need help understaning a gdb error

Pages: 12

I have two typedefs for a vector:
1
2
typedef std::vector<bool> bit_vector;
typedef const std::vector<bool> const_bit_vector;

and that vector is filled like this:
1
2
 
bit_vector decoded_lcw_vec(corrected_array, corrected_array + sizeof corrected_array / sizeof corrected_array[0]) ; 

the function i am trying to use to read the vector:
1
2
3
4
5
6
7
8
9
10
11
12
13
14
15
16
17
/**
 * Extract value of bits from in[bits[0..bits_sz)).
 *
 * \param in A const reference to the source.
 * \param bits An array specifying the ordinals of the bits to extract.
 * \param bits_sz The size of the bits array.
 * \return A uint64_t containing the value
 */
template<class X>
uint64_t extract(const X& in, const size_t bits[], size_t bits_sz)
{
   uint64_t x = 0LL;
   for(size_t i = 0; i < bits_sz; ++i) {
      x =  (x << 1) | (in[bits[i]] ? 1 : 0);
   }
   return x;
}


I give the above function its first argument (the vector) via function call:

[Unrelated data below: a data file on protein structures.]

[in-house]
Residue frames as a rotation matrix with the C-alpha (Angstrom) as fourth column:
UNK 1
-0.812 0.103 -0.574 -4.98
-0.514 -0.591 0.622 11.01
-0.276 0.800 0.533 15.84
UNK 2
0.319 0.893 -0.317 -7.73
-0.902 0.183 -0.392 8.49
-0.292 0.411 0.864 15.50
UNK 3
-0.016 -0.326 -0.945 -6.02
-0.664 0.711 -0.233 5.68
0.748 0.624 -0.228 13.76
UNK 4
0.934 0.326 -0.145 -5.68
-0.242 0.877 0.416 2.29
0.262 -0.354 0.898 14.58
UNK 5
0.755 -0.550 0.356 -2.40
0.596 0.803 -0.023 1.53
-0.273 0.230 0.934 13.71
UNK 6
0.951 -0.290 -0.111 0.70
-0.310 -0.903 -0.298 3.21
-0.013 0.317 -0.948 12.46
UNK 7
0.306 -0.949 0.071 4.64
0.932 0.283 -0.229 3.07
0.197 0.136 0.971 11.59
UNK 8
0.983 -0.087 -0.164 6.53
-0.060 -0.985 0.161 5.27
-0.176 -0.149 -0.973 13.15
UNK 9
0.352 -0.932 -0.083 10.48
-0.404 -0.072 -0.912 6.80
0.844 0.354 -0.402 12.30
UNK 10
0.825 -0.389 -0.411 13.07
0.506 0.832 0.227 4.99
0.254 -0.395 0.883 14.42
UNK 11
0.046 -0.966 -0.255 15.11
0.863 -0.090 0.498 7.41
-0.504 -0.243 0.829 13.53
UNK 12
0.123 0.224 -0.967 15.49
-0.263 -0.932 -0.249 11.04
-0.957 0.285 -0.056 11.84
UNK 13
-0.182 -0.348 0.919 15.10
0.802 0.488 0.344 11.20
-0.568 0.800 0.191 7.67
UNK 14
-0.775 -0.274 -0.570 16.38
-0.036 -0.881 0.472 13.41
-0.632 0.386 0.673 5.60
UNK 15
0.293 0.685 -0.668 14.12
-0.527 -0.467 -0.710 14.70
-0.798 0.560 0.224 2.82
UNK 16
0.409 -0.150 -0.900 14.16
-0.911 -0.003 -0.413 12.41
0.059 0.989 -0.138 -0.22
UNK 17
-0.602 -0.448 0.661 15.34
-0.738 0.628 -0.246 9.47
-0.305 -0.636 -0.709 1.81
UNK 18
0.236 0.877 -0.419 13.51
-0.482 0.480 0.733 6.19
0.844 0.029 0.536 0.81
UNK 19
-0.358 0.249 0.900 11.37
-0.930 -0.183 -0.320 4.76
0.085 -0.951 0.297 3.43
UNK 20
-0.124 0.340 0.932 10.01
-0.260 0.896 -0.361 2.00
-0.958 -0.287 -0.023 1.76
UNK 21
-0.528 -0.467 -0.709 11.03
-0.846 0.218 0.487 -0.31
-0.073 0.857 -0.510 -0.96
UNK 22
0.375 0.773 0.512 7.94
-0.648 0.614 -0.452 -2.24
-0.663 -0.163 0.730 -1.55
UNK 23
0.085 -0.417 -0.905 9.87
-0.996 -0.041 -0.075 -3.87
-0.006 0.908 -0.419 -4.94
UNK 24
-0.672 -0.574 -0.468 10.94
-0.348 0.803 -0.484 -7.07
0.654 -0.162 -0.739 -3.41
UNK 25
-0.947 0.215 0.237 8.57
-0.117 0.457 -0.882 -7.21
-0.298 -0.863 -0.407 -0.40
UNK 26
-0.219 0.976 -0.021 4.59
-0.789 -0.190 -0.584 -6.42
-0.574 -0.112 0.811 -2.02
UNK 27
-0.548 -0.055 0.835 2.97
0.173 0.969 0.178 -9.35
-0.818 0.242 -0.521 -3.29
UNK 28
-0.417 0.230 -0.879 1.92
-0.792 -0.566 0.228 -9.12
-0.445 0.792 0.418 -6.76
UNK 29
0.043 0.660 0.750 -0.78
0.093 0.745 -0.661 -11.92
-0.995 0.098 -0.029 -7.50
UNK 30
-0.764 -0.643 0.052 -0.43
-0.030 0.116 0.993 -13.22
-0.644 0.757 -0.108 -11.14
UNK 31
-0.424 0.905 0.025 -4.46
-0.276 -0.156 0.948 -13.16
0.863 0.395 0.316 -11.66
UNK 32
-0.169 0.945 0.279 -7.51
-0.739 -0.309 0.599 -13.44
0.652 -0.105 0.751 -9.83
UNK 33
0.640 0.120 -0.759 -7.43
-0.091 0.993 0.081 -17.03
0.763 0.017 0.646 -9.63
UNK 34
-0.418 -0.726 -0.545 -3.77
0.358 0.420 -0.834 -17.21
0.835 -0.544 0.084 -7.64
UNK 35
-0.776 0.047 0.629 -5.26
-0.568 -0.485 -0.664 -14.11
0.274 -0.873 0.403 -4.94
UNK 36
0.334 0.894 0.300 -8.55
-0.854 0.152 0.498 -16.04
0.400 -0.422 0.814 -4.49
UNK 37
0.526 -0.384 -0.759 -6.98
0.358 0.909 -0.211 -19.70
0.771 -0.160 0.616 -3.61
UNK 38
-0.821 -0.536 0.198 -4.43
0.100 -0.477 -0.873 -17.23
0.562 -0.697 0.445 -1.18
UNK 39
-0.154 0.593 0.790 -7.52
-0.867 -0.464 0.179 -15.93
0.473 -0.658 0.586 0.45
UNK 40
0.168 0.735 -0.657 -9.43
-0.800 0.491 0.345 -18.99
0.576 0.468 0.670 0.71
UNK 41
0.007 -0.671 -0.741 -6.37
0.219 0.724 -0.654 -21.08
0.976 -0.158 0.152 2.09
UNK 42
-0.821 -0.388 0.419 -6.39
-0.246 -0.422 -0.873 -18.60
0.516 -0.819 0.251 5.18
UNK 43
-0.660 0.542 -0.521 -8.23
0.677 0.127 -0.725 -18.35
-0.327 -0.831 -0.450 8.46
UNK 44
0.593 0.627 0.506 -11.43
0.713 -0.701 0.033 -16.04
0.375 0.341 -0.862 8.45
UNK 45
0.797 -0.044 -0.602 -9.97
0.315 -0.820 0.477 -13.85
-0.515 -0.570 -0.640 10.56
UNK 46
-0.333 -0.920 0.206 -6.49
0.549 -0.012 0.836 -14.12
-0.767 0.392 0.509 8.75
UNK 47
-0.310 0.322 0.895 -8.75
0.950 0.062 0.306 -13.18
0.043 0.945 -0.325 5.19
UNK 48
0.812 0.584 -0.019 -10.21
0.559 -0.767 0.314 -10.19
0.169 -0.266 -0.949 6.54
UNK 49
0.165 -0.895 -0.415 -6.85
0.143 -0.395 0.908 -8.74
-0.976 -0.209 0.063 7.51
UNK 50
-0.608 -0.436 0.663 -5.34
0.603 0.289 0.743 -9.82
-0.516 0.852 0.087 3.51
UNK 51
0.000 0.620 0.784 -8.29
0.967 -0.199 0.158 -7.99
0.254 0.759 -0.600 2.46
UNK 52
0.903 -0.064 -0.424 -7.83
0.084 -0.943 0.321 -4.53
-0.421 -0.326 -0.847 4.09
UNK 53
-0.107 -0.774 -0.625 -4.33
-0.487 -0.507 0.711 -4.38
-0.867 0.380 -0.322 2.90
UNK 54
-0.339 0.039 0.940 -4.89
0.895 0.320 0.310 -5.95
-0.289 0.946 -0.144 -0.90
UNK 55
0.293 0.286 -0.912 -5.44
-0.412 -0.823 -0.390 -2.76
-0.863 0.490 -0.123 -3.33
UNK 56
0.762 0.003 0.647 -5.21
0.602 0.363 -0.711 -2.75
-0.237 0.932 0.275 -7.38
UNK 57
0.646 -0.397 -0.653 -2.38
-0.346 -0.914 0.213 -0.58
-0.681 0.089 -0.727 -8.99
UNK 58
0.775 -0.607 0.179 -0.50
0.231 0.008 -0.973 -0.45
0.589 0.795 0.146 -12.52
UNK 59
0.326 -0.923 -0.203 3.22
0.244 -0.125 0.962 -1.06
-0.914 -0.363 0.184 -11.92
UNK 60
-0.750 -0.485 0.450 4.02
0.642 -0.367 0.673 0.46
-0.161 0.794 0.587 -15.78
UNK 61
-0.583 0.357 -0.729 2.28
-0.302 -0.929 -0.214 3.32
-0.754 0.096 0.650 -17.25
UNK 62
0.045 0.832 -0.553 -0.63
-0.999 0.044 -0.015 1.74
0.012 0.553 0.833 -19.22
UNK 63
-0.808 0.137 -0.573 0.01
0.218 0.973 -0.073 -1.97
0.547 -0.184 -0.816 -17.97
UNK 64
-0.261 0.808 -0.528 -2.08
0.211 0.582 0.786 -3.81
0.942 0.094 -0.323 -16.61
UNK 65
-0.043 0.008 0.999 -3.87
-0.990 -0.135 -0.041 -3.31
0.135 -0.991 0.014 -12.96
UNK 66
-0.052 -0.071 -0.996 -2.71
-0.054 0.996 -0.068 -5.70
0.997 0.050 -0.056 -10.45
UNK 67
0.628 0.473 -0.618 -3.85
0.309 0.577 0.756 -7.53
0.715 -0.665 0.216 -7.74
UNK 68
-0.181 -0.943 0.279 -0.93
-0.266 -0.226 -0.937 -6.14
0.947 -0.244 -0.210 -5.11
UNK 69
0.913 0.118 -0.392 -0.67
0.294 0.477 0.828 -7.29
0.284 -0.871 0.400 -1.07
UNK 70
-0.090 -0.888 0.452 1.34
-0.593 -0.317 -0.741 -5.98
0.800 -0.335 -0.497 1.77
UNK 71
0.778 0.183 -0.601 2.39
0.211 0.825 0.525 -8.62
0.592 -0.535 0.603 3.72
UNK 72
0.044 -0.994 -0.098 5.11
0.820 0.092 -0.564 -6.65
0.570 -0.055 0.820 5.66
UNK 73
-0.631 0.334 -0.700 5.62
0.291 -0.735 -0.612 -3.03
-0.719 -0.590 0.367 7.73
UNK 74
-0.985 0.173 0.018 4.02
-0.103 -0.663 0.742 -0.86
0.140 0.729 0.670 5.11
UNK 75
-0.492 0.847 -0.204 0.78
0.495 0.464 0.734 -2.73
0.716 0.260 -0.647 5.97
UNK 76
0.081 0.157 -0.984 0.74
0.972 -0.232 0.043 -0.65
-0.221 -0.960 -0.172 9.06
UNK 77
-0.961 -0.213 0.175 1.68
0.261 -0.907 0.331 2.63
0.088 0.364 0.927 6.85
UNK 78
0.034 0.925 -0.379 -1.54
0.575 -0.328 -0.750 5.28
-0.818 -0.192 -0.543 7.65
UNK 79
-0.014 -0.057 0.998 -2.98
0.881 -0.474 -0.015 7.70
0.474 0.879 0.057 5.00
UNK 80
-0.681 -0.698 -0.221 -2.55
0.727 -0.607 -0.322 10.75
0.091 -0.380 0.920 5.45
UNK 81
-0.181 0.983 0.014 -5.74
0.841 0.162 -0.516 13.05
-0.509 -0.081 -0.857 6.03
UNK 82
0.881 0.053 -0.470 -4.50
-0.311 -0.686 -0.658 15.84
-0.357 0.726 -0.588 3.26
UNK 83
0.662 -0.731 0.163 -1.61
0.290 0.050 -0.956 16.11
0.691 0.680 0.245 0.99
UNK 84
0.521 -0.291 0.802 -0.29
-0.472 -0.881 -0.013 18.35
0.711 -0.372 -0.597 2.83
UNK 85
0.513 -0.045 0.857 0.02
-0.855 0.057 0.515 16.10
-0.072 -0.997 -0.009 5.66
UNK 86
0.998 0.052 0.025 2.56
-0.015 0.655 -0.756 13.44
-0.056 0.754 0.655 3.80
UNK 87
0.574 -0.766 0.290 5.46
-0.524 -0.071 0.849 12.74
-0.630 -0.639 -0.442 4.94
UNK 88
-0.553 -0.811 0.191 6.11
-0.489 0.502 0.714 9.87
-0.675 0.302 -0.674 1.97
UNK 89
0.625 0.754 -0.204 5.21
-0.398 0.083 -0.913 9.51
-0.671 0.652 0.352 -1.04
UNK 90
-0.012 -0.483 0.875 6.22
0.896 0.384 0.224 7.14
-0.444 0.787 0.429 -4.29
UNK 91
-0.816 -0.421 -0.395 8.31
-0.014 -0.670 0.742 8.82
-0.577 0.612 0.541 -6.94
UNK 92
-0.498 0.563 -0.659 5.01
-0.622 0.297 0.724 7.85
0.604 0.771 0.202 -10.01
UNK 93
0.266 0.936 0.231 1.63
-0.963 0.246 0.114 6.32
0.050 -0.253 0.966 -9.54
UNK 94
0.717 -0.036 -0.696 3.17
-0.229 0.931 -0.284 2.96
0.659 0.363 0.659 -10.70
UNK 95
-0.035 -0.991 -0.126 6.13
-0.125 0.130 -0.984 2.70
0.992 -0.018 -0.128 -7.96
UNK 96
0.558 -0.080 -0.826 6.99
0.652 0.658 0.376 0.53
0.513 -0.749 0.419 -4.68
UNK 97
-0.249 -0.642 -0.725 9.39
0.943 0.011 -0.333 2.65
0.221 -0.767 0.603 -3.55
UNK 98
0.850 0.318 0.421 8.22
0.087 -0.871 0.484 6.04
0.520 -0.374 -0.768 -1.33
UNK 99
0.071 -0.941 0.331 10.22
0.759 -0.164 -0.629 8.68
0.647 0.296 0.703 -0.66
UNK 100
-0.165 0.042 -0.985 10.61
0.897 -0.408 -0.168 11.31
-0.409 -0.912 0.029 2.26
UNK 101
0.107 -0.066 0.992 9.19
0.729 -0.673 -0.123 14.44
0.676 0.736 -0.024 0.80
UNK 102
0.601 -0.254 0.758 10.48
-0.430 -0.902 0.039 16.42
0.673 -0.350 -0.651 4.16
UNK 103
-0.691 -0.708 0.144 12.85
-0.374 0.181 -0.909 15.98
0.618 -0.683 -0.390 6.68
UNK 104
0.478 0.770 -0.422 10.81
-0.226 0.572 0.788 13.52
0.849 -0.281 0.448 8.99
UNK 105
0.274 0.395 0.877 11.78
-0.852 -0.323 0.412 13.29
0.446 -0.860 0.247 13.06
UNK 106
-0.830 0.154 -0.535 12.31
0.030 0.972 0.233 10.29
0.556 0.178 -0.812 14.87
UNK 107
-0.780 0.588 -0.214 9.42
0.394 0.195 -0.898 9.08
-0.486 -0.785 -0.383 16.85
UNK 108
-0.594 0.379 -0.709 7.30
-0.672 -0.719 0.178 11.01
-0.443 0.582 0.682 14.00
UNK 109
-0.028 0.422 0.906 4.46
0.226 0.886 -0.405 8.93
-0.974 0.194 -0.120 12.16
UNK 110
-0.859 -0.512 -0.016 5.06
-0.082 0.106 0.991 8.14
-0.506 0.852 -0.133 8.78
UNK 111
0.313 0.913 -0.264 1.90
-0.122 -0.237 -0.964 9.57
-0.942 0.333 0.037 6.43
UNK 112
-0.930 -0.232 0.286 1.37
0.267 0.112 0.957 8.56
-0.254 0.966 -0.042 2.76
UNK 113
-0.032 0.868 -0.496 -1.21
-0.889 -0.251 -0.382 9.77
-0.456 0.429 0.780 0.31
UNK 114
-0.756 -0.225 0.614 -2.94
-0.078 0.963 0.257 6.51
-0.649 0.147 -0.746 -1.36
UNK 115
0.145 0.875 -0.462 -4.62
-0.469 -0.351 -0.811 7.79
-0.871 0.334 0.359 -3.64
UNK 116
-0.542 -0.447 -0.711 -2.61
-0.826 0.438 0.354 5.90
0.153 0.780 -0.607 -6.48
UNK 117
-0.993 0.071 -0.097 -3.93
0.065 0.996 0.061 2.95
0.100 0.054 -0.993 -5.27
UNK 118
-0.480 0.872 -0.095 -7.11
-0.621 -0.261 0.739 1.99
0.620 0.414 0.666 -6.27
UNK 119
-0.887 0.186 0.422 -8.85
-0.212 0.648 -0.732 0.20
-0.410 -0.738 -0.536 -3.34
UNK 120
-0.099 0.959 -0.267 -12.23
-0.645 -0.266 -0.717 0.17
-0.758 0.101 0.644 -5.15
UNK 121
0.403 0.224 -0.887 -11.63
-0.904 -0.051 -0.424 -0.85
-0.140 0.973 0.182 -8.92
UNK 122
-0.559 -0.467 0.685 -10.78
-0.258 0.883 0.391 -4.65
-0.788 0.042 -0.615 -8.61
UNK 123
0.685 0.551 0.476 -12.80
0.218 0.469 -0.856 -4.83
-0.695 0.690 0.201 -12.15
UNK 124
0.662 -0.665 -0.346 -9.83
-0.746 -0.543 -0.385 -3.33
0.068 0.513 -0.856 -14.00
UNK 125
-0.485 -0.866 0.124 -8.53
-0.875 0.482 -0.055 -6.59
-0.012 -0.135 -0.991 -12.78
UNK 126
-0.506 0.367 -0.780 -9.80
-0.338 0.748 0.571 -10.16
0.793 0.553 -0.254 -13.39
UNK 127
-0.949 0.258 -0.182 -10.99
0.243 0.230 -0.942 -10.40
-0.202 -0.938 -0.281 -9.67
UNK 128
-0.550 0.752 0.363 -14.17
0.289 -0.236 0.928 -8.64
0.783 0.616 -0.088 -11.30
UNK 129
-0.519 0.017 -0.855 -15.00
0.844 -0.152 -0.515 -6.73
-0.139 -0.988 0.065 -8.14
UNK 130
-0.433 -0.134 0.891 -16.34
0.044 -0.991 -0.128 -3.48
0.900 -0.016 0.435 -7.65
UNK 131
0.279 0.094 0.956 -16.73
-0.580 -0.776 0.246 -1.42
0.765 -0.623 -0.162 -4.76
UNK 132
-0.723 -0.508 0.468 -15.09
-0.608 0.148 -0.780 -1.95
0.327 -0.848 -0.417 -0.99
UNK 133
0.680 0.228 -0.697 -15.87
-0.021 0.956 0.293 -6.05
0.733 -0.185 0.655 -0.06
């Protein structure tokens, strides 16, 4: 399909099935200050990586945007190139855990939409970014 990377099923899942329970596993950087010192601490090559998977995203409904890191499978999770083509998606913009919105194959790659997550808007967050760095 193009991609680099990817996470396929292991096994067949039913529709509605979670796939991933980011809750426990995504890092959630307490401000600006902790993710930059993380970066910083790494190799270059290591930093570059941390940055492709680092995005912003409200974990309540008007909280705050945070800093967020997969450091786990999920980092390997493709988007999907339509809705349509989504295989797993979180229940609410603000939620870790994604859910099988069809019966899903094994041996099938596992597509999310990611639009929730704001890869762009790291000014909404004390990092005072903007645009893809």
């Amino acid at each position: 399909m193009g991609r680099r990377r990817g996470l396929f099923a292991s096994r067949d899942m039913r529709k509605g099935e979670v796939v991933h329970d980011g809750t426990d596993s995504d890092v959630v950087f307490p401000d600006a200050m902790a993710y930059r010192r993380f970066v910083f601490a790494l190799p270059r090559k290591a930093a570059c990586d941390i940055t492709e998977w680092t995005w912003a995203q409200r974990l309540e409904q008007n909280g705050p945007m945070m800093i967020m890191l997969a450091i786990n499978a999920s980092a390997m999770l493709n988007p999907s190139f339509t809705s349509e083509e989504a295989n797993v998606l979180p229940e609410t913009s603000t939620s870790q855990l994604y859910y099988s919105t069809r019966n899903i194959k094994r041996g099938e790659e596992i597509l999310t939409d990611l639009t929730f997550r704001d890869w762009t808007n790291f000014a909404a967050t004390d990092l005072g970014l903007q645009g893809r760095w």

1
2
3
4
5
6
7
8
  const uint16_t lcf = extract(get_vec(), LCF_BITS, LCF_BITS_SZ);

//returns the vector as a constant reference to the source
const_bit_vector&
ldu1::get_vec() const
{
  return decoded_lcw_vec;
}


And finally the error i get from the core file:
1
2
3
4
5
 (gdb) frame 0
#0  extract<std::vector<bool, std::allocator<bool> > > (in=..., 
    bits=bits@entry=0xa322bce0, bits_sz=bits_sz@entry=8) at ./op25_yank.h:109
109	      x =  (x << 1) | (in[bits[i]] ? 1 : 0);


I have no idea what to try next. any help will be much appreciated.
http://www.eelis.net/iso-c++/testcase.xhtml

Check for out of bounds access. You may benefit from by creating intermediate steps instead of one big sentence.

Also, ┬┐couldn't you simply use bitset http://www.cplusplus.com/reference/bitset/bitset/to_ullong/ ?
yeah bitset would make sense but i should keep with the convention that is already in place. i think. what is out of bounds access??
edit: ok ok so i looked up out of bounds. i sort of get it. but how could i be doing something out of bounds? certainly not filling the vector right? i use the extract function like this:

1
2
3
4
5
6
7
8
9
10
uint16_t 
ldu1::lcf() const
{
   const size_t LCF_BITS[] = {
      0, 1, 2, 3, 4, 5, 6 , 7
   };
   const size_t LCF_BITS_SZ = sizeof(LCF_BITS) / sizeof(LCF_BITS[0]);
   const uint16_t lcf = extract(get_vec(), LCF_BITS, LCF_BITS_SZ);